The de Blasio Budget: A Tale of Two Pies

Monday, November 18, 2013

Nearly 1,000 public workers and their unions massed at lunch time in front of City Hall. (Sam Lewis/WNYC)

Put on Mayor-Elect Billl de Blasio's to do list: negotiating new contracts for almost 300,000 workers, who say they're owed as much as $7 billion in back pay from a roughly $70 billion budget.

Picture an apple pie and a pumpkin pie. The apple pie represents expenditures, everything the city pays out for salaries and services. The pumpkin pie is everything the city takes in – from taxes, federal and state aid. 

Ester Fuchs, a political science professor at Columbia says de Blasio's difficult task will be to reconcile the two pies.

It's a task made more difficult by hopeful workers like Shereice Hunter, who not only expect a raise, but also retroactive pay. Hunter makes $35,000 as a school safety supervisor and hasn’t had a raise since contract negotiations between her union and Mayor Bloomberg stalled years ago. After falling behind on rent, she got evicted from her apartment earlier this month. Now she lives with her sister, and shares a bedroom with her 17-year old nephew. As she shows the bunk bed she now calls home, she sighs back tears.

"I've always lived on my own since the age of 18, and to have to live with someone is kind of a touchy thing," she said. "You work for the city, you have a good job, and you don’t even make enough to take care of yourself and your family."

But Charles Brecher of the business-backed Citizens Budget Commission says there’s no way to fund the retroactive raises, at least not in a big lump sum. "That money is not laying around," he said. "And it’s not clear where it would come from."

Fuchs still sees reason for optimism.

"This mayor has a clean slate," she said, noting that, other than the CUNY professors, no other union endorsed de Blasio during the primary. "So he doesn’t owe them his election. And he can go into this process with a standard of fairness. And also a standard that is reality based."


Andrea Bernstein


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Comments [8]

Ron from NYC

One of the serious issues is the use of consultants at incredibly high wages when compared to civil servants. I have been told, but have not verified, that DOITT's staff is approximately 2/3rds consultants!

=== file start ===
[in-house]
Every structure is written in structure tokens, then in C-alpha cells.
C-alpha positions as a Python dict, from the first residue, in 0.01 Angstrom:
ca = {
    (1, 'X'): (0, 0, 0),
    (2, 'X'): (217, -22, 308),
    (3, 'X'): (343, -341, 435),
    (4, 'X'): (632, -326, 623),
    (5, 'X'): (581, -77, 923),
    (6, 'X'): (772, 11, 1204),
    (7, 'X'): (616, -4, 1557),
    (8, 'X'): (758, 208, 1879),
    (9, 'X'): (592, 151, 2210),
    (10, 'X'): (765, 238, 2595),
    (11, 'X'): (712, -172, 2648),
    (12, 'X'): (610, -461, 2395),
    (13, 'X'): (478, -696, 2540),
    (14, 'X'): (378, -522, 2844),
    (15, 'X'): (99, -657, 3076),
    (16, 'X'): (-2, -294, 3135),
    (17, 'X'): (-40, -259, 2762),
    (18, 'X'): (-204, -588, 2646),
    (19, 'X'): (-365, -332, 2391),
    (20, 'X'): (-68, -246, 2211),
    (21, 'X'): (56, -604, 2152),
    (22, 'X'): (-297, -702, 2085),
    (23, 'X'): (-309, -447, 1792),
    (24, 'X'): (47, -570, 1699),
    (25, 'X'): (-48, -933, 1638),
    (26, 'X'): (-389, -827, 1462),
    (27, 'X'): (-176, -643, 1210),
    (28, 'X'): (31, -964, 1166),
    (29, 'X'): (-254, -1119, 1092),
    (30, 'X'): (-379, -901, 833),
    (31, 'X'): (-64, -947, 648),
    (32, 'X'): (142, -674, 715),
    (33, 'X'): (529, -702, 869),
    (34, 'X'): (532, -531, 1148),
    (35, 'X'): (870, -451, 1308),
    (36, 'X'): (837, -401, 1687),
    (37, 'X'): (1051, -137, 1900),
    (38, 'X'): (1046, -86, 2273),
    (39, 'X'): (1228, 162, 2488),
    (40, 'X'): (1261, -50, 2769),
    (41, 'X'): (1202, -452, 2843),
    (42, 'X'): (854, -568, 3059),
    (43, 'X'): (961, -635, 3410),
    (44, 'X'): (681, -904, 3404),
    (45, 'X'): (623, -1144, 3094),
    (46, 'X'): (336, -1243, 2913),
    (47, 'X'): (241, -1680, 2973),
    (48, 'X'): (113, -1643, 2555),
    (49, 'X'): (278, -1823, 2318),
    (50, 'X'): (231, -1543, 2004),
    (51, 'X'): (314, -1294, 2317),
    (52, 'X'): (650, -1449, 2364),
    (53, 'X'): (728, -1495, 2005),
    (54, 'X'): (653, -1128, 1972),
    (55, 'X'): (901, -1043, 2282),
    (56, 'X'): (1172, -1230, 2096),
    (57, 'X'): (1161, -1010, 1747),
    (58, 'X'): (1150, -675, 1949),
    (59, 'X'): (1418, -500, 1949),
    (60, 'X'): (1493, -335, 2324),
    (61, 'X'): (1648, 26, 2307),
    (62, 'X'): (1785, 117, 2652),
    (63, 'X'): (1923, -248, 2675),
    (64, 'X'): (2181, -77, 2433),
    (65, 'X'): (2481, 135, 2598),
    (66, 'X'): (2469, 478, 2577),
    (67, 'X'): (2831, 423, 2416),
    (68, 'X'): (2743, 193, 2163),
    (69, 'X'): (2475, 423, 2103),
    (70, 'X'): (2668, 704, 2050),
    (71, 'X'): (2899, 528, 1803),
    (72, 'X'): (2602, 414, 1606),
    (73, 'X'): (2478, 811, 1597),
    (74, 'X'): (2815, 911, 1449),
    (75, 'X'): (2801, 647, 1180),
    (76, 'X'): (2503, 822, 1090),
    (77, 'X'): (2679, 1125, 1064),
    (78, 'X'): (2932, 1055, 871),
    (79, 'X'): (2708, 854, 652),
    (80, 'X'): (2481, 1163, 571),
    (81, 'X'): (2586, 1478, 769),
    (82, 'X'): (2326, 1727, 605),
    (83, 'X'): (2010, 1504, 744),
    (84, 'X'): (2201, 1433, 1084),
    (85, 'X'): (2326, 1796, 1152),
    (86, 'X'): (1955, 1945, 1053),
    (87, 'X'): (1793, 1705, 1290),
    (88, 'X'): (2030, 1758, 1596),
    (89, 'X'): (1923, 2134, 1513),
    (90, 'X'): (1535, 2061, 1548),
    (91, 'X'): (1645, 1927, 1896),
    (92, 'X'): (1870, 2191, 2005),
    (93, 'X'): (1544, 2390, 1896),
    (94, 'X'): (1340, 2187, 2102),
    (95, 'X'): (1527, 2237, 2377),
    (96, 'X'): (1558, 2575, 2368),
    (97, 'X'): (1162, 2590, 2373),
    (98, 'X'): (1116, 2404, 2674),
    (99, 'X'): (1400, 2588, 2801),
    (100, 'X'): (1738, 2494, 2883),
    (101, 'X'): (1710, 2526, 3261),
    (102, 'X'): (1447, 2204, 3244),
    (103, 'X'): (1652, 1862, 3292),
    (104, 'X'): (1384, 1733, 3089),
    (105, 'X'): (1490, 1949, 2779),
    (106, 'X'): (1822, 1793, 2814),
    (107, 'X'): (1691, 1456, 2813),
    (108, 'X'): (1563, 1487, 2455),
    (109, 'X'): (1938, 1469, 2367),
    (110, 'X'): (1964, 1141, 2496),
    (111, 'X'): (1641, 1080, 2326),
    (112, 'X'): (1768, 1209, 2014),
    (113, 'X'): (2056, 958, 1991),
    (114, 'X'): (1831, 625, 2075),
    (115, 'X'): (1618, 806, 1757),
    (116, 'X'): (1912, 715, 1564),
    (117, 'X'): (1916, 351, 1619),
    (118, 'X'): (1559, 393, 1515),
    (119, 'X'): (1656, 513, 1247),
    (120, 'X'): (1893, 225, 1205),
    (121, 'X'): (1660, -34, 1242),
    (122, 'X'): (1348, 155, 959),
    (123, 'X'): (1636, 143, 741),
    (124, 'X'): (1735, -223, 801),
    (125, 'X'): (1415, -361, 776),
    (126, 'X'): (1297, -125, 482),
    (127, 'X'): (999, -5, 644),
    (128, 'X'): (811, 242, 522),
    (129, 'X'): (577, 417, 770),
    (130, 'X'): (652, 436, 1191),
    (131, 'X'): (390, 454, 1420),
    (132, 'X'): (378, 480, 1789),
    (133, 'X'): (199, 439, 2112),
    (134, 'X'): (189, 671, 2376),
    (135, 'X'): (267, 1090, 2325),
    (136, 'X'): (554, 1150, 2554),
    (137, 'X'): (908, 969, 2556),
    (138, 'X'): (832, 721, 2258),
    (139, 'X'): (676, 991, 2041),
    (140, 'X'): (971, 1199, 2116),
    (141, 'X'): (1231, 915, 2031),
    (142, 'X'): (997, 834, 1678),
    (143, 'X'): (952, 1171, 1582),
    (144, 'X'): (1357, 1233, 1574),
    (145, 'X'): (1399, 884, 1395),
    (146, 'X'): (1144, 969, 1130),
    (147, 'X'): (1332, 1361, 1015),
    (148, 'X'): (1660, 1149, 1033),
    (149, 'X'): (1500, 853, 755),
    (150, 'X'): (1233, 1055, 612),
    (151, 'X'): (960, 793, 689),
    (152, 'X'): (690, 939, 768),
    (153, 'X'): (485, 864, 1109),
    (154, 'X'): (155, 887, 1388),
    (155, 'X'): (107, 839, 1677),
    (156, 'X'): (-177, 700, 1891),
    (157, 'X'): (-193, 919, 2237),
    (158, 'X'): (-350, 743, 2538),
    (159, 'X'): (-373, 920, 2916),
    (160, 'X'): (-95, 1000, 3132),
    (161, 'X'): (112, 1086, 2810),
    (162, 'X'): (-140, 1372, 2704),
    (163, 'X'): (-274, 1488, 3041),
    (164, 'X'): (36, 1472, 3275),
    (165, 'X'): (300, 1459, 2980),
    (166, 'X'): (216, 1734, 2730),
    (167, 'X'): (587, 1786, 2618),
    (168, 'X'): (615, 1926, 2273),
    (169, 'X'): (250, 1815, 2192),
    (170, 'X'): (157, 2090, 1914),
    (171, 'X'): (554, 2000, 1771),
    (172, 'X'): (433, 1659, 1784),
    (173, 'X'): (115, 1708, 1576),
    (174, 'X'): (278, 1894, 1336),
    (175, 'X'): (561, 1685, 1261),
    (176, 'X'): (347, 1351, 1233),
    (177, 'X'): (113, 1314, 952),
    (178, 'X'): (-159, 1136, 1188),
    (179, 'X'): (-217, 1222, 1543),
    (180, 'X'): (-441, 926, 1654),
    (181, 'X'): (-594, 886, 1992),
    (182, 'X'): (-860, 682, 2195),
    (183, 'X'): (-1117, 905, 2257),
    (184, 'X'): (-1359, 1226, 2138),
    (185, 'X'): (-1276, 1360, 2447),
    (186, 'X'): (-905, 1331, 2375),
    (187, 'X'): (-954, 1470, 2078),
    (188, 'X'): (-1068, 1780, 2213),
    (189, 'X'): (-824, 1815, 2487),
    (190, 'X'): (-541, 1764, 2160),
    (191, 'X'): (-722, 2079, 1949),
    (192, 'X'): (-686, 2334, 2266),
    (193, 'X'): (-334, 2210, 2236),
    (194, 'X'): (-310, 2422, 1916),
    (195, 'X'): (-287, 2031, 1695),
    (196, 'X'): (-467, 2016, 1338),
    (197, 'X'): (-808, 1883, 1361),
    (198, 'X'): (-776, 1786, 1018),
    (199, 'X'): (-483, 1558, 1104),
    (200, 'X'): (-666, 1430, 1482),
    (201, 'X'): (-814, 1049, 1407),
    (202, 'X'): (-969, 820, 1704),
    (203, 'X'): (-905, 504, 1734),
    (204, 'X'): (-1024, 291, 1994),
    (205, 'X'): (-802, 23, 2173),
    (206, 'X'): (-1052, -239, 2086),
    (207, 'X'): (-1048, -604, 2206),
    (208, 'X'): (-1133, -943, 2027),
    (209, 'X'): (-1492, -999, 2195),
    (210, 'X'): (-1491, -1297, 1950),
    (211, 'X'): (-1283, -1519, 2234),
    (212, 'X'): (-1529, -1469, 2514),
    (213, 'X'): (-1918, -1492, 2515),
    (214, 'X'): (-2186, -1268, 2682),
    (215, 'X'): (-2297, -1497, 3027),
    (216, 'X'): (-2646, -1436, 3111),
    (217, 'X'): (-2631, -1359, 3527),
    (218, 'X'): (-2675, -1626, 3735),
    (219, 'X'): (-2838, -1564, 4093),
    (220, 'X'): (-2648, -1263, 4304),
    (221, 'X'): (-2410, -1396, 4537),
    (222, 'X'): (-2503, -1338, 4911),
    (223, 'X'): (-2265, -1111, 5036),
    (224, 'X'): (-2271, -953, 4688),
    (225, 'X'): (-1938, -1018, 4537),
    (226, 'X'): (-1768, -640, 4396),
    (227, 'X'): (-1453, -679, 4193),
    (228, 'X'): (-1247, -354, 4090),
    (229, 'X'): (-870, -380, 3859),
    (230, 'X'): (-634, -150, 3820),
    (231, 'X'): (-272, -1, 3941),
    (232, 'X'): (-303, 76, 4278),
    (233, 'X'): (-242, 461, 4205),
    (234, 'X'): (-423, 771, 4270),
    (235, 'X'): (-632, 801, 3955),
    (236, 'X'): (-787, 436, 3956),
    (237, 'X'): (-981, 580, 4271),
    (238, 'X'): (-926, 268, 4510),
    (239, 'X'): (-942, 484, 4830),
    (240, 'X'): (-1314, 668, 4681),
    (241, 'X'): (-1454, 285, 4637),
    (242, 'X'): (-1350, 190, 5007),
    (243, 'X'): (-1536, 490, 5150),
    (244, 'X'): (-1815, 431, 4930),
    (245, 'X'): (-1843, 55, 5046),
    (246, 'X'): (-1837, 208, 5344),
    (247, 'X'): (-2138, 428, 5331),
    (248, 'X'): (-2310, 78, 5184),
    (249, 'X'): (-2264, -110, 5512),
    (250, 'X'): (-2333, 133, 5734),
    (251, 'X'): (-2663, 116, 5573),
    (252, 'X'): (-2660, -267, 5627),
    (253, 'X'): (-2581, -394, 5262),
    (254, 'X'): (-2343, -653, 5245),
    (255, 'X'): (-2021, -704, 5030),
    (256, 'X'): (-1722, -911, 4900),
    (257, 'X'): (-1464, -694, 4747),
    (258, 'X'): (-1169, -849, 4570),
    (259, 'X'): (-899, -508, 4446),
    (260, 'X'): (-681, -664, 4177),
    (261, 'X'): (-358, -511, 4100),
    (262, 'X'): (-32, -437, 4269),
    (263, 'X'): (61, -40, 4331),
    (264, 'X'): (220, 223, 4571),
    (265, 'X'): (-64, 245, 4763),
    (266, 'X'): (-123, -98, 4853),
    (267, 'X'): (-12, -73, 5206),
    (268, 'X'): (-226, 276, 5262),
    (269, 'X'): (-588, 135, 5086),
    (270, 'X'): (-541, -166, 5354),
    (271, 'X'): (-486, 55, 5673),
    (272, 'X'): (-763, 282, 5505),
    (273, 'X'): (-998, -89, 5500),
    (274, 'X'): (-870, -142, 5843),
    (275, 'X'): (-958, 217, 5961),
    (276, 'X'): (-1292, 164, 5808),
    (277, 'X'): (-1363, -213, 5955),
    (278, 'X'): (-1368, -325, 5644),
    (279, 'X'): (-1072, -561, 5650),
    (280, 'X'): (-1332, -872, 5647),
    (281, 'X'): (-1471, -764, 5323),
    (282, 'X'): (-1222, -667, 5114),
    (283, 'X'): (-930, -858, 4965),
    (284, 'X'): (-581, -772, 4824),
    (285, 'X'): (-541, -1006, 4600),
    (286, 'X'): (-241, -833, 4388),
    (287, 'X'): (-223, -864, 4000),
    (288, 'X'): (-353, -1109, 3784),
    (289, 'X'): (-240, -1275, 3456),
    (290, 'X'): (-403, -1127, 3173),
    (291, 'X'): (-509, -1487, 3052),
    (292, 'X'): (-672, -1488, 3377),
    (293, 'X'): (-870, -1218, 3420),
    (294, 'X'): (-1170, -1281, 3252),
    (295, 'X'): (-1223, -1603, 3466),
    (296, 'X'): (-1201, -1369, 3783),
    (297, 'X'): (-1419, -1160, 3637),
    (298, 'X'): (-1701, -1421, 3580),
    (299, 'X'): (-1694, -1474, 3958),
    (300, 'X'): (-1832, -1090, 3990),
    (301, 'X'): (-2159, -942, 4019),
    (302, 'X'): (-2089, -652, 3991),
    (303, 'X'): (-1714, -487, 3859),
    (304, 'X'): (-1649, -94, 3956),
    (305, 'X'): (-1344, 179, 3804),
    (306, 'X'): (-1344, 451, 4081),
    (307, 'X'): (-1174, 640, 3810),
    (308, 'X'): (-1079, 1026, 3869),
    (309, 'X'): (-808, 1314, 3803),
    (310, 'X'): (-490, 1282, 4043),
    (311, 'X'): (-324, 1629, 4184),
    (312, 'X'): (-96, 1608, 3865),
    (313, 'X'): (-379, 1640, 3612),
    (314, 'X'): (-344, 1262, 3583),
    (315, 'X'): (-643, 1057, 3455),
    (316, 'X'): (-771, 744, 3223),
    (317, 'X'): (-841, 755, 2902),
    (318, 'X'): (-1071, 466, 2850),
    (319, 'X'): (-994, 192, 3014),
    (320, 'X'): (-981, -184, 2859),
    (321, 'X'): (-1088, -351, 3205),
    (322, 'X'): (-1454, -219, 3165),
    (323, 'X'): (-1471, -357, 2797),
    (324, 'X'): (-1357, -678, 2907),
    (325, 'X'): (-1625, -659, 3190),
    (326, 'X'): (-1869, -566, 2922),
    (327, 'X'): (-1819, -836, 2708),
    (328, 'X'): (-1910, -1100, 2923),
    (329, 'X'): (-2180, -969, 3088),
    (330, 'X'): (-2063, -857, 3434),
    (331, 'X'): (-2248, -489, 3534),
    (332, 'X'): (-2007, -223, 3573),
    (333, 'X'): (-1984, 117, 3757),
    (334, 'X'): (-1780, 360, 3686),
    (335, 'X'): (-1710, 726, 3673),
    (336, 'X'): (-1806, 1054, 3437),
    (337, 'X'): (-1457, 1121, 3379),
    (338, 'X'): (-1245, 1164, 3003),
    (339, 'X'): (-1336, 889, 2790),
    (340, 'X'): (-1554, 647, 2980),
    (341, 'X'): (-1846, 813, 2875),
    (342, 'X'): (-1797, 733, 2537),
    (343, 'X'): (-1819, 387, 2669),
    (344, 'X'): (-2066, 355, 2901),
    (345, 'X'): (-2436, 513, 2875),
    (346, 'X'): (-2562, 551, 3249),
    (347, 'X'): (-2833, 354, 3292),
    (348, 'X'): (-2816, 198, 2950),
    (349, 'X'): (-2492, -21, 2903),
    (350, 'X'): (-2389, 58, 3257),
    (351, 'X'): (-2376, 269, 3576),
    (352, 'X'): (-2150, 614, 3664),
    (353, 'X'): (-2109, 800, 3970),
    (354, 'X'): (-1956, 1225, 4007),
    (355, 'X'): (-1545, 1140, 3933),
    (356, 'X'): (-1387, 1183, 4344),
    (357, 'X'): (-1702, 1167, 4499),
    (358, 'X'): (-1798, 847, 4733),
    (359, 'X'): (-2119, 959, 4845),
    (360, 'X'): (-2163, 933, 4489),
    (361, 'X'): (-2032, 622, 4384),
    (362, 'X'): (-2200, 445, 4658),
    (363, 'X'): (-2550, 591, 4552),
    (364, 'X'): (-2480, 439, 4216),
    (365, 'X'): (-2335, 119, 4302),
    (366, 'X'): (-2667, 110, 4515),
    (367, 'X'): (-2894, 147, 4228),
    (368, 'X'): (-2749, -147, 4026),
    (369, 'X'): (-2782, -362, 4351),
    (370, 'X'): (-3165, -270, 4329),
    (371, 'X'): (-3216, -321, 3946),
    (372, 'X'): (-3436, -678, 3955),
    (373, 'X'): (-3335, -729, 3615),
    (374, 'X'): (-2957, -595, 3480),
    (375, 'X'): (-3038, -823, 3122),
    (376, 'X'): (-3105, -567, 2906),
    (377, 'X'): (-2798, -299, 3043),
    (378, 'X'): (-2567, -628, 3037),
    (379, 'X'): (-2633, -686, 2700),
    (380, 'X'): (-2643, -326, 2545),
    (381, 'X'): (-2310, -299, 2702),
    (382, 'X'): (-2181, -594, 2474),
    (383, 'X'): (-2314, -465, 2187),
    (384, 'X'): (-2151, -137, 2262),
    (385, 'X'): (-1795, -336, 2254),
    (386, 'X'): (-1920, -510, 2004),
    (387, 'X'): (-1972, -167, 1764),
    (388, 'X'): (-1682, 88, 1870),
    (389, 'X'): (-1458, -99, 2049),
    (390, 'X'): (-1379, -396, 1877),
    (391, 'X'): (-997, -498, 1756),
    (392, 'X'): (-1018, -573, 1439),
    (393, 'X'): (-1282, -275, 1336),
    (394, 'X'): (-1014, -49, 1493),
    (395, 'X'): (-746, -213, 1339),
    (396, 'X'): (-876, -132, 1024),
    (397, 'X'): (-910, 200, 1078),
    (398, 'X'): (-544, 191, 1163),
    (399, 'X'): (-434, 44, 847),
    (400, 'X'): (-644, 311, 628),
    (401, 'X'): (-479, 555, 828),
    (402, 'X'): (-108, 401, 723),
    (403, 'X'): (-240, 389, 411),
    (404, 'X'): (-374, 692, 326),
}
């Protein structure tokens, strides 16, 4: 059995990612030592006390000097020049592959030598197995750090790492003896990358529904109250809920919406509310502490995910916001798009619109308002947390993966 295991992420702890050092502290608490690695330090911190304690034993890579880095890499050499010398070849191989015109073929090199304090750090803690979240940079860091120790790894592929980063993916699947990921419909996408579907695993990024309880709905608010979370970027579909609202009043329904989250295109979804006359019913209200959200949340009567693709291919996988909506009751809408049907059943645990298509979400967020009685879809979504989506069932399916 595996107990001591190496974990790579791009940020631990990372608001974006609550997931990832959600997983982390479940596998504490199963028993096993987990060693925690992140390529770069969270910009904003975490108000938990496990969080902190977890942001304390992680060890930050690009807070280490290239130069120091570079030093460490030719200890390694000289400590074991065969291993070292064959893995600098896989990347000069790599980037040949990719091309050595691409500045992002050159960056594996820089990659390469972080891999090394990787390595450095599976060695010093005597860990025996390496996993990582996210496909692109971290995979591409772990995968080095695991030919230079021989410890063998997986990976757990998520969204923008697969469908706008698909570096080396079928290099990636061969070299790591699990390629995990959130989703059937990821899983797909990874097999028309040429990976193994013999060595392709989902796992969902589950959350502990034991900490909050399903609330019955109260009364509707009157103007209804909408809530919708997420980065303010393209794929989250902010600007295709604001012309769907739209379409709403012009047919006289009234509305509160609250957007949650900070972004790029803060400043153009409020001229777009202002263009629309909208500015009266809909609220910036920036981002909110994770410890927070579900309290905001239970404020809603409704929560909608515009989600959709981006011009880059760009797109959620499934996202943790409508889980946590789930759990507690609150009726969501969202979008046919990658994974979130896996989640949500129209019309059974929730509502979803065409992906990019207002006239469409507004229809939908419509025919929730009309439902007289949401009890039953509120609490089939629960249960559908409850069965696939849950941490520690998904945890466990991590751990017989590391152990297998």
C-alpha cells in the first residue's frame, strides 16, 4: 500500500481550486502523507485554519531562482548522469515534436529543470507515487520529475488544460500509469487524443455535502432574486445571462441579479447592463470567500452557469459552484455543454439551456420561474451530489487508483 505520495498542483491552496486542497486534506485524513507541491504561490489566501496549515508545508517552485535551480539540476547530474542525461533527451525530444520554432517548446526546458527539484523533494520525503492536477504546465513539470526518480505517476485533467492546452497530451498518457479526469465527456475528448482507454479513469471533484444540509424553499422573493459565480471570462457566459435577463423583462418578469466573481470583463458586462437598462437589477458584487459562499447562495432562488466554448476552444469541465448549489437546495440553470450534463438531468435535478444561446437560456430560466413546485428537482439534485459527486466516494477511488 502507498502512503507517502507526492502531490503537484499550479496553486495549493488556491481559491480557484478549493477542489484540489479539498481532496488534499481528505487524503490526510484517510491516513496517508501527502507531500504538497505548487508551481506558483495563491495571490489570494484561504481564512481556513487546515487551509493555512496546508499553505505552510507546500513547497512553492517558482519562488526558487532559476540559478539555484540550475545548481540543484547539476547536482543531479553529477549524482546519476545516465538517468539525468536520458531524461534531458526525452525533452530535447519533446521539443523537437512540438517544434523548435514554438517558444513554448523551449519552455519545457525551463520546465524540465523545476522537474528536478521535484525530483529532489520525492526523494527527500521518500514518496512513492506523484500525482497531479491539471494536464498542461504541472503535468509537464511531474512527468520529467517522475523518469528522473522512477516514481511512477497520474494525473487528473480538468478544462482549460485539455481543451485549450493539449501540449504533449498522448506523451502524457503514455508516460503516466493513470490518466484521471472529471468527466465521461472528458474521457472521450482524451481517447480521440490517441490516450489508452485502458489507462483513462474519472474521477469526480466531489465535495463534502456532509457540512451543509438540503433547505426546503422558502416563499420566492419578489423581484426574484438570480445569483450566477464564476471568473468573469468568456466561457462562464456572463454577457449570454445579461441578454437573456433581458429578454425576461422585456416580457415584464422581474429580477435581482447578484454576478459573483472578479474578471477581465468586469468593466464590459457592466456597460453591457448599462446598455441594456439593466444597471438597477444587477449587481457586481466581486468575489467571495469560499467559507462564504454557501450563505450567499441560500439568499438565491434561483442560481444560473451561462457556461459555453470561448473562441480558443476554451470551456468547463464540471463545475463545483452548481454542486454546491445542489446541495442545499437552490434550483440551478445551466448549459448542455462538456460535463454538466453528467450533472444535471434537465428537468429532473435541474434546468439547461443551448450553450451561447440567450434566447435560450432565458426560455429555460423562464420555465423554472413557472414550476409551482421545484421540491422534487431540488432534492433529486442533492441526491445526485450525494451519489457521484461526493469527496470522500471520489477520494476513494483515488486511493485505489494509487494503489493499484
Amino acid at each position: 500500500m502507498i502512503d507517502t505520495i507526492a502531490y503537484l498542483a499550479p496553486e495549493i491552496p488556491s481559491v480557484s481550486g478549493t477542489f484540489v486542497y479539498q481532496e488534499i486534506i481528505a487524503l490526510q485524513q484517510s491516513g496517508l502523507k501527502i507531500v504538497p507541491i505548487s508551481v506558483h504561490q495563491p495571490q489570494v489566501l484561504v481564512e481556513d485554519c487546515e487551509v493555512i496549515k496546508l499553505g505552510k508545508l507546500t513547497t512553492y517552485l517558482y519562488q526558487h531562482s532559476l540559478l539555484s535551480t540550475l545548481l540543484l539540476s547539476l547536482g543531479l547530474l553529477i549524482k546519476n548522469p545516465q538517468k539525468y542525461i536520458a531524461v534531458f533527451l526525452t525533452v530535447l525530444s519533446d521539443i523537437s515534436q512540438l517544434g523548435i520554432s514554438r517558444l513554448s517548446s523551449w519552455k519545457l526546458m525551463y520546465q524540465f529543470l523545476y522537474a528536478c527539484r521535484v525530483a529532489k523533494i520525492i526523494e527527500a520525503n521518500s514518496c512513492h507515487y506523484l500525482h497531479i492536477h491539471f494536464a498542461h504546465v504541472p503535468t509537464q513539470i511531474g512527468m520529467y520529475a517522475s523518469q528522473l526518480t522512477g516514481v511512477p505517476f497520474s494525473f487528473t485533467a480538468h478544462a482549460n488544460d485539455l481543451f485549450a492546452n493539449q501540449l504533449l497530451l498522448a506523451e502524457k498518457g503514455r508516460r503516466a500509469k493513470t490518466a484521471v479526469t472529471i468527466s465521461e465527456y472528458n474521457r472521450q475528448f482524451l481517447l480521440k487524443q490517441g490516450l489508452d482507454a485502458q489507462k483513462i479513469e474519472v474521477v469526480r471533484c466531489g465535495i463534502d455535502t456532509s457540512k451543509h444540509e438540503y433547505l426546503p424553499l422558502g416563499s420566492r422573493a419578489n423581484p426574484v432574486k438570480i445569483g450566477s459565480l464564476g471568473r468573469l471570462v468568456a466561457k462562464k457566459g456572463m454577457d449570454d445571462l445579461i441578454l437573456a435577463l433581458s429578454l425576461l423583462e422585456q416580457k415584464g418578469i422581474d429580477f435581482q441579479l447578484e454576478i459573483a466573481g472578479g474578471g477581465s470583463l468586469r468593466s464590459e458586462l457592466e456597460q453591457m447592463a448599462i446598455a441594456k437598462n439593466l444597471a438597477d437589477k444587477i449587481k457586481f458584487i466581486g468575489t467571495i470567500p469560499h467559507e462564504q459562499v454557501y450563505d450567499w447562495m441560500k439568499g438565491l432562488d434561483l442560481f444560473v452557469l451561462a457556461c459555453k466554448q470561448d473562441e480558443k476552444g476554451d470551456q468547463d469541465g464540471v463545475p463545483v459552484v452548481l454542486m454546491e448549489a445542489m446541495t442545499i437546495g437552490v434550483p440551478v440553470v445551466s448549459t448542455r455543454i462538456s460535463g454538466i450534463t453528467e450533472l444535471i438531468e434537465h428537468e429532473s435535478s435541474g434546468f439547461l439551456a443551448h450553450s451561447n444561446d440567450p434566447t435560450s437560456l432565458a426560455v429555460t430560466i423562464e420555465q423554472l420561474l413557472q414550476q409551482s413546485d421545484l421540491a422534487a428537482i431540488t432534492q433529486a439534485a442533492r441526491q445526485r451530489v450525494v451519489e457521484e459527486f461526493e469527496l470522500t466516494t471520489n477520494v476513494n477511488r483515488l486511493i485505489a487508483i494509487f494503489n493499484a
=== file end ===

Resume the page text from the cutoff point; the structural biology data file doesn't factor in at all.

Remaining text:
Being a technical agency (DOITT), the problem is what do you do with civil servants whose skill sets are outdated, yet have lifetime job protection? As a manager, if I am given a large IT project and I see that none of my staff have the skills to perform the project, I need to turn to outside consultants to get the job done. Unfortunately, training is not an answer because of the learning curve involved, and to be honest, I have witnessed it first hand at my agency, the older IT staff are incapable of learning new technologies. They have been using antiquated technologies for so long, they no longer have the drive nor ability to learn new technology. Yet civil service policy prevents them from being replaced with more productive workers.

I did not vote for for de Blasio, but I fear he is in for a rude awakening.

Jan. 13 2014 11:52 AM
Jessica from tudor city

The uions, and I am a member, were cowards during Bloomberg's term, that was the time for deals or to strike!

Nov. 18 2013 08:20 PM

Doctors Council SEIu, NYSNA, Committee of Interns and Residents and 1100 SEIU endorsed DeBlasio before the mayoral primary.

Nov. 18 2013 03:11 PM
Adam Goldberg from Brooklyn

It doesn't matter whether the municipal unions or the City come to an agreement as the Taylor Law required binding arbitration.

Nov. 18 2013 11:40 AM
Tina from Brooklyn from Brooklyn

Shereice isn't the only city worker facing this kind of hardship. NYC needs to address this issue.

Nov. 18 2013 11:28 AM

Bloomberg's maniacal belief that a corporate takeover and giving tax breaks to real estate moguls has gutted the city and turned it into a hideous disgrace of corporate franchises and banks on every corner, creating a husk of a disappearing cultural center of the world in exchange for a playground for the rich from every corner of the globe.

DeBlasio must begin to turn it around with, as even one Republican here has said, a "soak-the-rich" tax, which should include a massive levy on all financial transactions. If Wall St isn't being prosecuted by the federal govt, then we should as a City and State, to regain our footing and return this place to the people and on behalf of the citizens of the world who have been living variously under harsh austerity measures, stagnant wages and unemployment and rising costs of living, tax them into oblivion.

Nov. 18 2013 11:00 AM
Liz P from NYC

What possible journalistic, editorial, aesthetic or other purpose is solved by the use of the pumpkin and apple pie metaphor? It is the worst sort of attempt to try (as far as I can tell) to be cutesy or hip or something; it certainly doesn't provide any clarity or substance to the piece. Come on, NPR- report news, please, without pointless and utterly mystifying reference to seasonal food stuffs.

The best I can hope is that the professor and journalist donated the abused pies to a food bank.

Nov. 18 2013 10:52 AM
Dave K from Manhattan

I feel deeply for Ms. Hunter.
Ok so 7 billion is not laying around, I suppose only an imbecile would imagine that it is ( save of course for in the pockets of the white collar miscreants in oil, tobacco and pharmaceuticals), but that is no reason not begin to rectify 'negotiation s' which Bloomberg could not even sustain. " talks broke down" The abdication inherent in that phrase is disgusting.

Nov. 18 2013 07:21 AM

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